So at least they are not encountering those that are still in the illicit market.

But those are people who have medical cards. Don't have one of those and you are in trouble, unless apparently you know unscrupulous people. But isn't that what the local cops want? More arrests means more dollars.

And to the commentor that said you are breaking laws, that was about California law. Because they were selling advertisement to registered and unregistered businesses. Yeah OK. But that's literally the only way you can find a dispensary in Northern Michigan without driving 40 miles or more.

Northern MI and it's police departments are doing a tremendous disservice to their communities by NOT allowing dispensaries. You are making law abiding people criminals for one. Two, you are refusing LAW ABIDING PEOPLE THEIR RIGHTS. Three, you are losing money by refusing these businesses and their tax money and the States money from coming in by simply not having one.

You are all so worried about our kids becoming Cheech and Chong, never realizing that Cheech and Chong went on to have profitable careers. Instead we are being mowed over by sober kids and adults texting on their phones, meth heads and drunks.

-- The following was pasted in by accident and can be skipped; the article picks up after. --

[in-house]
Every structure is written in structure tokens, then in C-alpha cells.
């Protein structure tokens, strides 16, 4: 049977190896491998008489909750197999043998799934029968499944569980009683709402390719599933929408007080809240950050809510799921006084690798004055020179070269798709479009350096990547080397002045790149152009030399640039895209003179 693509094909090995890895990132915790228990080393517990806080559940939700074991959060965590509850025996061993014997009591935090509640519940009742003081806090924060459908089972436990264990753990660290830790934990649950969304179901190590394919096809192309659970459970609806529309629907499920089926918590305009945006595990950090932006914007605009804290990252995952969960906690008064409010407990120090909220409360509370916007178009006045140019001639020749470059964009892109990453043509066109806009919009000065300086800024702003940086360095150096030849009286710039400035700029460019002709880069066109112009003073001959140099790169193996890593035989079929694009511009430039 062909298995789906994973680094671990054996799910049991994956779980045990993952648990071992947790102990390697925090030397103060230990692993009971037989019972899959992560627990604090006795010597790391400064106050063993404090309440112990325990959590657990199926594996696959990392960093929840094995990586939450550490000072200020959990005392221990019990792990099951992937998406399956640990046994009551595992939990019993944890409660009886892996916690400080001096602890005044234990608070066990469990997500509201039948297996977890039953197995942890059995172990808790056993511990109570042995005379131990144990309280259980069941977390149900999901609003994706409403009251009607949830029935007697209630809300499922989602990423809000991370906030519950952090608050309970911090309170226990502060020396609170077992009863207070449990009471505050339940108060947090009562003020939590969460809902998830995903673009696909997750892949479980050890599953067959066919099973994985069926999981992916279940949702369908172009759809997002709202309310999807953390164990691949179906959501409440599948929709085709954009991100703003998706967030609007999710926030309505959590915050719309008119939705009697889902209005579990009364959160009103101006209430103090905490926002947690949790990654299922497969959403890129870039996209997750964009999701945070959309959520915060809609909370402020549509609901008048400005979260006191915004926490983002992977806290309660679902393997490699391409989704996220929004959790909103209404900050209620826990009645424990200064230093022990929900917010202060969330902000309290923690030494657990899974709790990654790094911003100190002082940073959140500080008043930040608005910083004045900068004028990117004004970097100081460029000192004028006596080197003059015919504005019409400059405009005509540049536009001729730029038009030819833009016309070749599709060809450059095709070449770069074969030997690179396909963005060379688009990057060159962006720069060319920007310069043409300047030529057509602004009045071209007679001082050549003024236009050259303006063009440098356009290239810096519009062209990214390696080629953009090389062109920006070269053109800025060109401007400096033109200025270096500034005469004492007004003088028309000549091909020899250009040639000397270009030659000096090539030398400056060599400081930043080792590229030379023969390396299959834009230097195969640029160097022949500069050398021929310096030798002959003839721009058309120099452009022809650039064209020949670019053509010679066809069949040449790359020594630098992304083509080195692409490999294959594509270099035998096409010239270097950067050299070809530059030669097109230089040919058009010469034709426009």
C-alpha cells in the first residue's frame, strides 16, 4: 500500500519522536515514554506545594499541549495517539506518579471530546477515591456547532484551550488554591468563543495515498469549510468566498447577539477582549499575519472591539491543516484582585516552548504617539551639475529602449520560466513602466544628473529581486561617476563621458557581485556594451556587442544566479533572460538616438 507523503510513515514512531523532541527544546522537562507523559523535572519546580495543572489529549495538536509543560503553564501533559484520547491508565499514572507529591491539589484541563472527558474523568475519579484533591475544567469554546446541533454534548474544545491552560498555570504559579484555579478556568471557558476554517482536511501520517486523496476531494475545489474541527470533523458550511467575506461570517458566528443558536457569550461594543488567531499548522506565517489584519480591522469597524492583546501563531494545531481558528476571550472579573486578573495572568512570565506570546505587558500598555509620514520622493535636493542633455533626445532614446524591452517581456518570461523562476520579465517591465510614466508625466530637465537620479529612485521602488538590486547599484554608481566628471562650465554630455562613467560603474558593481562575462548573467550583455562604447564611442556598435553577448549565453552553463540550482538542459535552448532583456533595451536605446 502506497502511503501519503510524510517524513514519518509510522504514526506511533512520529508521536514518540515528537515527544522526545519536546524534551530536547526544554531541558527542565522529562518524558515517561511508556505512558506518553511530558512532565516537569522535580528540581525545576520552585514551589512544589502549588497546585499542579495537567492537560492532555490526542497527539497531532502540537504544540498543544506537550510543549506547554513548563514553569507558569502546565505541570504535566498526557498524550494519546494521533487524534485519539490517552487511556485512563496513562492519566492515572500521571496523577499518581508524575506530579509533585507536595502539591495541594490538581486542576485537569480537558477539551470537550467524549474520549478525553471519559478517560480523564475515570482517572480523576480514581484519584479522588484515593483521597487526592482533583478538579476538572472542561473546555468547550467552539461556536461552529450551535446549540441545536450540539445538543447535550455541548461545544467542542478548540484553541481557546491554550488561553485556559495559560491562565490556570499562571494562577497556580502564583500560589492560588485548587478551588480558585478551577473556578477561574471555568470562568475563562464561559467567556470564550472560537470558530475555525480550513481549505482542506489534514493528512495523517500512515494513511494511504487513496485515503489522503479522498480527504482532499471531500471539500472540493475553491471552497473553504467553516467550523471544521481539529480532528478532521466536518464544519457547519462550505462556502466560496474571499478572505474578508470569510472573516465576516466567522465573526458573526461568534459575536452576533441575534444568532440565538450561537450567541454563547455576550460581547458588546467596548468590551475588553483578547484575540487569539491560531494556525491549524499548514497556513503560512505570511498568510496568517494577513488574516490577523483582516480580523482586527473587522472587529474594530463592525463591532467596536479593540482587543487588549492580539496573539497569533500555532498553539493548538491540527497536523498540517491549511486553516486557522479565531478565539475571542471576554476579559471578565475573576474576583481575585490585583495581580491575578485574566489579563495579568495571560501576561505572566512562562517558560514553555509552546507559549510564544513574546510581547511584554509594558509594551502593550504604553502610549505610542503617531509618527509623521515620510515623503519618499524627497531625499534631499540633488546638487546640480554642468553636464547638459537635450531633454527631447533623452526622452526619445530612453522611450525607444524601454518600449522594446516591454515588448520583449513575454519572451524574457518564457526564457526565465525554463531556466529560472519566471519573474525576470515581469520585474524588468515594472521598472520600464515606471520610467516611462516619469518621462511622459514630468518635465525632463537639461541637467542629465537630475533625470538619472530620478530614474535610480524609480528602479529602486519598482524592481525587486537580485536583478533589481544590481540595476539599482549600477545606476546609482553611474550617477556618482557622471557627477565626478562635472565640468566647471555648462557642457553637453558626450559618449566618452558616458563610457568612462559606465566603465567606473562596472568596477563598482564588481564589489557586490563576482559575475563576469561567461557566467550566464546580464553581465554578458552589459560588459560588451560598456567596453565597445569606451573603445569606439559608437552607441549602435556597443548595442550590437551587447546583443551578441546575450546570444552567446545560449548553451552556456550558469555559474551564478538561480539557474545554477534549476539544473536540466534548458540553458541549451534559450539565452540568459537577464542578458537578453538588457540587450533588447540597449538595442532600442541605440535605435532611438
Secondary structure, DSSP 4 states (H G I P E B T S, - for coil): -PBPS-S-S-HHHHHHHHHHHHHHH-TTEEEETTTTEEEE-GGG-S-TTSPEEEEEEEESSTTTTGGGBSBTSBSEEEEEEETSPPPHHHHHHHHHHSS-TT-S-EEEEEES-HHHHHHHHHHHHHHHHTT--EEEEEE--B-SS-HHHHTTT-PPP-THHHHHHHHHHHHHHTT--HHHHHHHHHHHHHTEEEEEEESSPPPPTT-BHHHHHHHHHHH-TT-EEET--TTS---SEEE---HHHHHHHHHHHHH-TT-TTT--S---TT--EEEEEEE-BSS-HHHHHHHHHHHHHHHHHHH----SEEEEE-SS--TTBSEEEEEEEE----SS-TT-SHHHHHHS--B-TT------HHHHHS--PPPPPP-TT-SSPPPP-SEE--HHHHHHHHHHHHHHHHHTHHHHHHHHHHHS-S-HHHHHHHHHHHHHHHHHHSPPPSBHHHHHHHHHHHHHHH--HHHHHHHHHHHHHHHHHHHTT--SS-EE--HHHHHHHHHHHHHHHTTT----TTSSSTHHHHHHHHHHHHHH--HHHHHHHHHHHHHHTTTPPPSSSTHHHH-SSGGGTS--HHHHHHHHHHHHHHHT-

Priorities people.

Matt
Sun, 10/06/2019 - 8:45am

Please provide the FDA sources that support your statement. …..Anything?

middle of the mit
Tue, 10/08/2019 - 6:22pm

Isn't that funny? Matt wants me to provide proof of what I say.. from the Feds!~

Asking me to prove anything I say is a slap in the face to most of the posters and readers of these comments. Why? Because most of the conservative posters hardly ever prove what they are saying with a link or anything other than talking points or opinion.

But here it goes Matt. Up until recently It was literally ILLEGAL to research cannabis in the US.

https://www.fda.gov/news-events/public-health-focus/fda-and-marijuana

[[The FDA is aware that there is considerable interest in the use of marijuana to attempt to treat a number of medical conditions, including, for example, glaucoma, AIDS wasting syndrome, neuropathic pain, cancer, multiple sclerosis, chemotherapy-induced nausea, and certain seizure disorders.